Seth Purcell | 6 Jul 01:55 2011

a capability-based OS for the web

Hello everyone,

 

I'd like to announce a forthcoming (free) capability-based operating system: Sitelier (pronounced like hotelier).

 

Sitelier is a distributed, capability-based operating system for the web that uses OpenPGP to link users with their apps and each other. The idea is to finally give people actual control over their online lives.

 

Basically, it manages a secure private website on which users can “install” web apps, which can then save their data on the user’s site, rather than on the web app’s servers. It also provides a globally unique (and portable) identity for each user in the form of PGP keys, and in the near future will let users easily “friend” each other for securely communicating or sharing. It doesn't run on the hardware directly; it's a user mode server written entirely in JavaScript (Node.js). It’s free and open source so you can host your site wherever you like.

 

In our view, the web right now is backwards: users have accounts on dozens of websites, all with their own logins and passwords, and our content and personal information is scattered all over the web, out of our control. Sitelier turns the situation around: when you install an app, you're effectively creating an account on *your* site for the app, which can then save its data (your data) there, so all your online information can live in one secure location that you control. It’s a simple idea with huge implications. For a start, launching an online banking app by clicking an icon as opposed to logging into a website eliminates the opportunity for phishing your banking password – there is no banking password. And vendors like Amazon would no longer need to keep your billing info on their servers, since the Amazon app can just get it from your site (assuming you’ve given them a read-billing-info cap). Once your order ships, they can drop the cap (or you can), and then even if they’re breached, your billing information isn’t compromised, because they don’t have it. I’m barely touching on the potential of the platform, but I think you get the idea.

                                                                                                                                                                                                                                            

Given what Sitelier is trying to do, we’re necessarily obsessed with security. We’ve tried to avoid making obvious mistakes, and we’ve tried to implement good ideas wherever possible: besides caps, you'll see petnames and petgraphics (for apps and contacts), decentralized trust (obviously), and TLS-PSK is coming (for app-kernel and kernel-kernel connections). But we’re not security experts; we’re just two good friends tackling an enormous engineering problem together. We could really use some help from people who actually know what they’re doing in this area.

 

So does this sound interesting to anyone? We’re doing a preview release today and will soon have a tarball of the kernel up on the website, along with installation instructions (you’ll need a world-routable machine if you want to try it). We’re also hosting a couple apps that anyone can install: a basic shell and a notepad app. The kernel source is online at https://launchpad.net/sitelier-kernel, and you can browse it there or branch it with bazaar. You can read more about the project at www.sitelier.com; there’s a lot of info about how it works under /docs.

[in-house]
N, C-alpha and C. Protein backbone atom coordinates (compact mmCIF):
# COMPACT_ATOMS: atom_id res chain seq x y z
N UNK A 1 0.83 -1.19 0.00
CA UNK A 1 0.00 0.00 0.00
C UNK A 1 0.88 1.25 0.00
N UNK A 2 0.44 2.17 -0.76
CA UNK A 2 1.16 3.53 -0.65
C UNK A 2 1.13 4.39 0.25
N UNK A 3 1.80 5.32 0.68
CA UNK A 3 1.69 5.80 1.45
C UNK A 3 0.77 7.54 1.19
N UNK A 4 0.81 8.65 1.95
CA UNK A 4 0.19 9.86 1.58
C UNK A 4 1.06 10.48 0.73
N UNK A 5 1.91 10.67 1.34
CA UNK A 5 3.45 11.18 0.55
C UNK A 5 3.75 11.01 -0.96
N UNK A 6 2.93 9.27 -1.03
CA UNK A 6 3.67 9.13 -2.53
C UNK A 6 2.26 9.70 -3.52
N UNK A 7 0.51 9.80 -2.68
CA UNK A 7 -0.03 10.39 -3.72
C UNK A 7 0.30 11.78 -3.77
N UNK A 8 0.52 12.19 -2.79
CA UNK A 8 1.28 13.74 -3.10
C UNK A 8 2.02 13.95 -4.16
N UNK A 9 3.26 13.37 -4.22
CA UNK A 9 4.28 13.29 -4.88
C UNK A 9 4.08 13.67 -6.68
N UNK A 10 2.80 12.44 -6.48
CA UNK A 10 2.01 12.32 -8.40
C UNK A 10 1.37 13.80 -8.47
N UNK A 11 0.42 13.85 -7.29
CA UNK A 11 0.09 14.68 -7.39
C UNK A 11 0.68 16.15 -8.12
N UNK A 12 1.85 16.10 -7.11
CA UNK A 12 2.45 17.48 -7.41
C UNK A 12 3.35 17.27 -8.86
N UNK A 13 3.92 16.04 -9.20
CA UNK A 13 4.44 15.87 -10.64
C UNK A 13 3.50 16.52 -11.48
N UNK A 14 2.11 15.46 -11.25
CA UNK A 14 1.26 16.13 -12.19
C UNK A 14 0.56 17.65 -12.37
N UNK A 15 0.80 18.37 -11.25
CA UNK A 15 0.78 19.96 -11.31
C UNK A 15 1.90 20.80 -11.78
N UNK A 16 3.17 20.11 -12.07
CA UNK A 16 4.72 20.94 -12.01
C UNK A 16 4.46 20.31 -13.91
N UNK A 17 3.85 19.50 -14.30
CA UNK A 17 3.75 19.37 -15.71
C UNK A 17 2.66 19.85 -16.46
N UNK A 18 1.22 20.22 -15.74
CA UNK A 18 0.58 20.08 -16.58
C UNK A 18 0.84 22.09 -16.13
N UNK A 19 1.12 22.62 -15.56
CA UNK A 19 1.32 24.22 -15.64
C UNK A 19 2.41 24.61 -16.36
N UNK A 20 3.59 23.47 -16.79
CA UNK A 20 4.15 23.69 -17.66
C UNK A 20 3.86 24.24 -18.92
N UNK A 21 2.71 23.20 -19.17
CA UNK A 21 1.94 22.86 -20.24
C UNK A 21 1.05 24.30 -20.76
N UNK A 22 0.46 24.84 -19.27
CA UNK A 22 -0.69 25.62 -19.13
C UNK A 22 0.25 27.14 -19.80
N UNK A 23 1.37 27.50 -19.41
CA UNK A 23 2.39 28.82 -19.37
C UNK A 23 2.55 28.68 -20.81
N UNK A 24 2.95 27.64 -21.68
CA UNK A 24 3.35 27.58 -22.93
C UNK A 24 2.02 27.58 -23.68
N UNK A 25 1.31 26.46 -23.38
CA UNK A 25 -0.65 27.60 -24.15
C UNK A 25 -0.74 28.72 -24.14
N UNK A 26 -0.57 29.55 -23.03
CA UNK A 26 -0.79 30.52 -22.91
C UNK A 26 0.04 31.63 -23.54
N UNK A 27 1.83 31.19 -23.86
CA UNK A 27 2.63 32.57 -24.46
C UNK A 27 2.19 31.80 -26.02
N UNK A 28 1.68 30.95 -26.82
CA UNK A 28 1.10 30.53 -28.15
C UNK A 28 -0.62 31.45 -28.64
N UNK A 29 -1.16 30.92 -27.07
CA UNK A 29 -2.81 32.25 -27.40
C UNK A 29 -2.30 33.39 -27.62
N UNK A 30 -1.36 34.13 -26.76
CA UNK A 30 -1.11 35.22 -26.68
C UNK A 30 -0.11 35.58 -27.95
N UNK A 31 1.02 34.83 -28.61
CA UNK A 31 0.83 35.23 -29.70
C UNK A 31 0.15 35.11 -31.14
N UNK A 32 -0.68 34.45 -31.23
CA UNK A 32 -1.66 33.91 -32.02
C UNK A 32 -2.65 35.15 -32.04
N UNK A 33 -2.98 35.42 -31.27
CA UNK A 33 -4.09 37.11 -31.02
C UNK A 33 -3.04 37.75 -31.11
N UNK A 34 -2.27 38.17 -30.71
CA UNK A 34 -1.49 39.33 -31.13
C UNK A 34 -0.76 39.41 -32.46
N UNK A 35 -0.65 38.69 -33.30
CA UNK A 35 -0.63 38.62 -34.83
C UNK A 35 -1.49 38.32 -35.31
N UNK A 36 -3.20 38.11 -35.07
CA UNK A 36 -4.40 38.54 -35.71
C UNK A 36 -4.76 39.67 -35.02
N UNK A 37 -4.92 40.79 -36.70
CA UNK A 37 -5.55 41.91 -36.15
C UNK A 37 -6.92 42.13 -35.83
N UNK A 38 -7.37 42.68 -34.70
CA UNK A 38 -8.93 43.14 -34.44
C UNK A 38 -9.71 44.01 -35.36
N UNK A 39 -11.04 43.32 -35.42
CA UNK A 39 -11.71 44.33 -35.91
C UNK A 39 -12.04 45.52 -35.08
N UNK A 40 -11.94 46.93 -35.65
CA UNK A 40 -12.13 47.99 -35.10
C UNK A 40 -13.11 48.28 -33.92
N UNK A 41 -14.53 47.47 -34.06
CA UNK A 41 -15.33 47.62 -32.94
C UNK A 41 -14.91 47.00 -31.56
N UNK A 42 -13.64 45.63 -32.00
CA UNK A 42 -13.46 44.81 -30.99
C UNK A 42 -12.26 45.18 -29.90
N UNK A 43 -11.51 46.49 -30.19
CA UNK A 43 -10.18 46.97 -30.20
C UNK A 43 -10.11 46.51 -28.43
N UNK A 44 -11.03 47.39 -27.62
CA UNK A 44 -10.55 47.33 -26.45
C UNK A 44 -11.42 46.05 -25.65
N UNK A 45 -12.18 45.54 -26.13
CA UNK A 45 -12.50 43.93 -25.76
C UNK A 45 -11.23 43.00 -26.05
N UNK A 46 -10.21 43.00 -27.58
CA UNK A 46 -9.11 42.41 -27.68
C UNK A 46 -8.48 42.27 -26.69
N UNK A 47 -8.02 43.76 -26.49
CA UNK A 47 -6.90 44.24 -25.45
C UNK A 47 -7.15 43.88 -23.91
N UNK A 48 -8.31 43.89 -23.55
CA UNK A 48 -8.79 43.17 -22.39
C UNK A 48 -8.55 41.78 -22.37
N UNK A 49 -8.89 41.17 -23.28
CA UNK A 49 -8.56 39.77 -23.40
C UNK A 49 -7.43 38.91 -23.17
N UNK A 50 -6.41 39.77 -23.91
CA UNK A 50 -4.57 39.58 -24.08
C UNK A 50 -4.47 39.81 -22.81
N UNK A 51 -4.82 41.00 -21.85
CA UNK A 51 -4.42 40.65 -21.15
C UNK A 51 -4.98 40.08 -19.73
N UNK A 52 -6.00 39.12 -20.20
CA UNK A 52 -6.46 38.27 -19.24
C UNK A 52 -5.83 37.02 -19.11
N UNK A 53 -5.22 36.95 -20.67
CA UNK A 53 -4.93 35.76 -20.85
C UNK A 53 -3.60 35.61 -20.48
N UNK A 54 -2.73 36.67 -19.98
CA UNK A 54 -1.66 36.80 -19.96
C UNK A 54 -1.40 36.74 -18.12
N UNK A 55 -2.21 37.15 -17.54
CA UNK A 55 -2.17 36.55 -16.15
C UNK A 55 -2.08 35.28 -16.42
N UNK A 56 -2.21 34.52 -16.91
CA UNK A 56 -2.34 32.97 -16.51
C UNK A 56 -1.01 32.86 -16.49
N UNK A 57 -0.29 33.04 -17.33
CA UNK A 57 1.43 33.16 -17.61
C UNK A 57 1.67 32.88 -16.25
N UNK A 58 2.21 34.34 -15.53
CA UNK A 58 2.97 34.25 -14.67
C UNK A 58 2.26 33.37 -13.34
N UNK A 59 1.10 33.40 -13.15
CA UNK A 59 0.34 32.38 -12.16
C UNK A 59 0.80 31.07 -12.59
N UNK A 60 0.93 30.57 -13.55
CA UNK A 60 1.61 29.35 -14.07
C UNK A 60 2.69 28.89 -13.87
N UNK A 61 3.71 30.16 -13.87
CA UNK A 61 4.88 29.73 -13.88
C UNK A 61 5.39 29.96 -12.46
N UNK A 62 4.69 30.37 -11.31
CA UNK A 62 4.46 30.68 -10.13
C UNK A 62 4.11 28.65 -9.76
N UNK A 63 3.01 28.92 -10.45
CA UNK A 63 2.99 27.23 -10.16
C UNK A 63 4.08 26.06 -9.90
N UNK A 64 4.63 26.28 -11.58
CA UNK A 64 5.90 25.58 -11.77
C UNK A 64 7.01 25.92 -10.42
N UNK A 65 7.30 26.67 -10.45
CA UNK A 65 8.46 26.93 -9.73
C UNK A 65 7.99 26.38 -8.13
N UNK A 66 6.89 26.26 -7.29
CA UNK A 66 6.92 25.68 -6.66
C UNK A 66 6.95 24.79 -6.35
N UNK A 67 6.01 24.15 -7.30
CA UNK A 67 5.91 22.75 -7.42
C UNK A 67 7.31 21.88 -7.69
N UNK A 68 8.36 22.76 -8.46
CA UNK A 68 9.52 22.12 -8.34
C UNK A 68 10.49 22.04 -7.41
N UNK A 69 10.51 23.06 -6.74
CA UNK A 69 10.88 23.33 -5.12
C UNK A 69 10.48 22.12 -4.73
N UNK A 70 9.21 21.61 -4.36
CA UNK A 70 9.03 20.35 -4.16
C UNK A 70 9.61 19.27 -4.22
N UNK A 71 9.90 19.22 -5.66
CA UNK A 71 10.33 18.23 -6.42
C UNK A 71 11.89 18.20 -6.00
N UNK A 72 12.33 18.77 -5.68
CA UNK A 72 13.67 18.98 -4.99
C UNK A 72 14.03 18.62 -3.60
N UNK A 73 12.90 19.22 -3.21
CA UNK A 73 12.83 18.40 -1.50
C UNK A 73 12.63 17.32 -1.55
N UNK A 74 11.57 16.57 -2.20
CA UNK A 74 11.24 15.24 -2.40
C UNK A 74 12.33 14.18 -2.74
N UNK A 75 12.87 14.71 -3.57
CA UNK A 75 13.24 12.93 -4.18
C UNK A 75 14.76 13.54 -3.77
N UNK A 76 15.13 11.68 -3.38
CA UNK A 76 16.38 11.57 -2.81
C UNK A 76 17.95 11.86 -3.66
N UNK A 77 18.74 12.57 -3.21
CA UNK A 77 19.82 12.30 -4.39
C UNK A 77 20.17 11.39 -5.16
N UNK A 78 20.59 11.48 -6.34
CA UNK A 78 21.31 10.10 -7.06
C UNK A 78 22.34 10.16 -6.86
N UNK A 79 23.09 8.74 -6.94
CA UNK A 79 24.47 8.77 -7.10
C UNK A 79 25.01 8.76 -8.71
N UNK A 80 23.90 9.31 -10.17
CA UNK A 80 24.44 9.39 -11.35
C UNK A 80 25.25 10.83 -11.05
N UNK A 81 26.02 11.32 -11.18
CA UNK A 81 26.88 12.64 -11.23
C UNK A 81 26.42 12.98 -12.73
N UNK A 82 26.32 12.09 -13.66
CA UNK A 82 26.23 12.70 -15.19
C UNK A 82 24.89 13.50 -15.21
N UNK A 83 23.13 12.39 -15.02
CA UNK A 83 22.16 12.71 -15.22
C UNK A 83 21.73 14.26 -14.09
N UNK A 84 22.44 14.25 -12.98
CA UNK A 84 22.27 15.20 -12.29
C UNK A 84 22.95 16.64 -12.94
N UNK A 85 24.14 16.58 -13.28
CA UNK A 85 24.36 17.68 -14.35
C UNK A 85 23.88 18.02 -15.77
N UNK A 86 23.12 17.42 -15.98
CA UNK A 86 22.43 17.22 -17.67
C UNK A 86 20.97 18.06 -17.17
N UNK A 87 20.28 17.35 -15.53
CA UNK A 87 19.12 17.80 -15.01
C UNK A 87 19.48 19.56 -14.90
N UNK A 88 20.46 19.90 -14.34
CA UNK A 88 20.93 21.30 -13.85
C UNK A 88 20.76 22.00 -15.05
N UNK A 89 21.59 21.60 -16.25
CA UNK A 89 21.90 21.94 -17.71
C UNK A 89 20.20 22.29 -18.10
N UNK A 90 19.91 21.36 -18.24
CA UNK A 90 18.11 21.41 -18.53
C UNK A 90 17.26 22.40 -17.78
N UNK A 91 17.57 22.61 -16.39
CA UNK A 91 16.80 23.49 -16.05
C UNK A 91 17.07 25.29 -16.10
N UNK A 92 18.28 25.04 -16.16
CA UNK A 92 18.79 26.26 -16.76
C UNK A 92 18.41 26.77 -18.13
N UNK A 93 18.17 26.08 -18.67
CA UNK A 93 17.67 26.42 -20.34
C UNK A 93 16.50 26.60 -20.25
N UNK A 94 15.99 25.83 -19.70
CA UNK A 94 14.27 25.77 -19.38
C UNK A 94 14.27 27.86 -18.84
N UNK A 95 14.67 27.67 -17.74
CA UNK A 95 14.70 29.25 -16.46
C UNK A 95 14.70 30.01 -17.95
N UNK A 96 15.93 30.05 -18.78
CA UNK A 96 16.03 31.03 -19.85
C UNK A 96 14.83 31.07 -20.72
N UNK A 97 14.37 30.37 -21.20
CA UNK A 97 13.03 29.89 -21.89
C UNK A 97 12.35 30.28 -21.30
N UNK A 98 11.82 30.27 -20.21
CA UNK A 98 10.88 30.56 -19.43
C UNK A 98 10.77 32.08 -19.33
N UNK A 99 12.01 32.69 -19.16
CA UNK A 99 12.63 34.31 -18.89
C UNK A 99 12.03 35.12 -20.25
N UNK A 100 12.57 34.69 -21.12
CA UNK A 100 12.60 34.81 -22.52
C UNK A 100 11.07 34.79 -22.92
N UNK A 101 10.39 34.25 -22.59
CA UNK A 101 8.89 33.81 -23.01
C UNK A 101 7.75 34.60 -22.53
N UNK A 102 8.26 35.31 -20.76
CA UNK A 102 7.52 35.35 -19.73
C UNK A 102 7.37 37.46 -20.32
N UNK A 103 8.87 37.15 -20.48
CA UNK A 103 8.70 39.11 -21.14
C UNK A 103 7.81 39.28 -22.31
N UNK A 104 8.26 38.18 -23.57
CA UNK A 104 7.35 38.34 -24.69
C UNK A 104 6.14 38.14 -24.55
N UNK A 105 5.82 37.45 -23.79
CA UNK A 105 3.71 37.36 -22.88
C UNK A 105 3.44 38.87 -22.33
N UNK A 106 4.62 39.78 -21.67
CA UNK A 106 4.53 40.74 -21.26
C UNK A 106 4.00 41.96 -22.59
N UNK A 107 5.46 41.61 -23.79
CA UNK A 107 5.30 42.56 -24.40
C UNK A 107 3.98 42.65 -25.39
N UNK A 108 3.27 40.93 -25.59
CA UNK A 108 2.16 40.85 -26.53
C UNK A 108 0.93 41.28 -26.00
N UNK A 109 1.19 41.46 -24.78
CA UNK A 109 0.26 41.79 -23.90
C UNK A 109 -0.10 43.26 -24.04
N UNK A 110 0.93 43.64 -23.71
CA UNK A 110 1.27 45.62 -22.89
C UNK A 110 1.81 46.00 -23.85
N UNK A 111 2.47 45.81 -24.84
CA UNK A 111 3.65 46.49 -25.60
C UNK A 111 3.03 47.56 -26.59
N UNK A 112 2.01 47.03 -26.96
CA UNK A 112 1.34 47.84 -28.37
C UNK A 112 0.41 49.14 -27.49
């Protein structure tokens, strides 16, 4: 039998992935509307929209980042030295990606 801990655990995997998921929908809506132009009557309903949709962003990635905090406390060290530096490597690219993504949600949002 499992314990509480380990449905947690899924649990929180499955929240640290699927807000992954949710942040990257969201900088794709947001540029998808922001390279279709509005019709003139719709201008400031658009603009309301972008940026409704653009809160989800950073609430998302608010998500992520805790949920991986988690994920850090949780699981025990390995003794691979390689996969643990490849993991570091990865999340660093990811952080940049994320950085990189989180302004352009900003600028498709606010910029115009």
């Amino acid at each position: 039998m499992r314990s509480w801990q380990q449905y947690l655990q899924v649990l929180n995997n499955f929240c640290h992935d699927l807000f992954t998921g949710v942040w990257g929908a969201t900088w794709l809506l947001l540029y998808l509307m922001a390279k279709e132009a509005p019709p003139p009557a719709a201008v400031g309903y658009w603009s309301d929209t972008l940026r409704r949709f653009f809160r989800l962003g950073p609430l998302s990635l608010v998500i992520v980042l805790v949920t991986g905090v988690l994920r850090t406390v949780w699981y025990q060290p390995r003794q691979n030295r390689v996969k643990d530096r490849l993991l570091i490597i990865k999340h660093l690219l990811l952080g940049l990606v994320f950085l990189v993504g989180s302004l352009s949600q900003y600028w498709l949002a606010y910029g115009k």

Seth and Chris

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David Wagner | 6 Jul 03:38 2011
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Re: a capability-based OS for the web

Some generic, shallow comments -

Main comment: Usability is key.  The biggest thing I would be doing
is usability experiments with users.

Quick, minor comment: I suggest that the Sitelier site (the "kernel
server"?) should use SSL/TLS sitewide, and should use HTTP Strict
Transport Security.  With sufficiently modern browsers, this will help
prevent some kinds of attacks (e.g., man-in-the-middle attacks when
using the Internet at Starbucks).

Minor comment: It's not clear why you need PGP.  You have a central site;
can't it manage trust itself?  What does OpenPGP bring to the table?

A derivative sounds a lot like a special case of what capability folks
call a facet.

Have you looked at Waterken, and its protocol for exposing services as
over HTTP via a RESTful capability-based interface?  Have you looked at
the Google Belay project [1]?

[1] https://sites.google.com/site/belayresearchproject/
Seth Purcell | 6 Jul 16:25 2011

Re: a capability-based OS for the web

Hi David,

Thanks for your comments, but it seems like you may have mistaken our
website (sitelier.com) for our project (Sitelier). The Sitelier kernel, like
the Linux kernel, is software anyone that can download from our site and run
on any server. The result is a decentralized network of sites, and this is
where PGP comes in. Our "central site" is for informational purposes only;
it is not the arbiter of any kind of identity.

We use PGP to provide decentralized identity for both users and apps. So if
you have a site and your colleague has a site, you can "connect" your sites
by adding each other as contacts, which basically just means swapping public
keys with each other, and now you can communicate and share securely.
Likewise with apps: when you install an app, you add its public key to your
keyring, and now you can share securely with the app.

As mentioned in the docs
(http://docs.sitelier.com/fundamentals/authentication.html), TLS is used
everywhere. Standard PKI is used where there's a browser involved, and in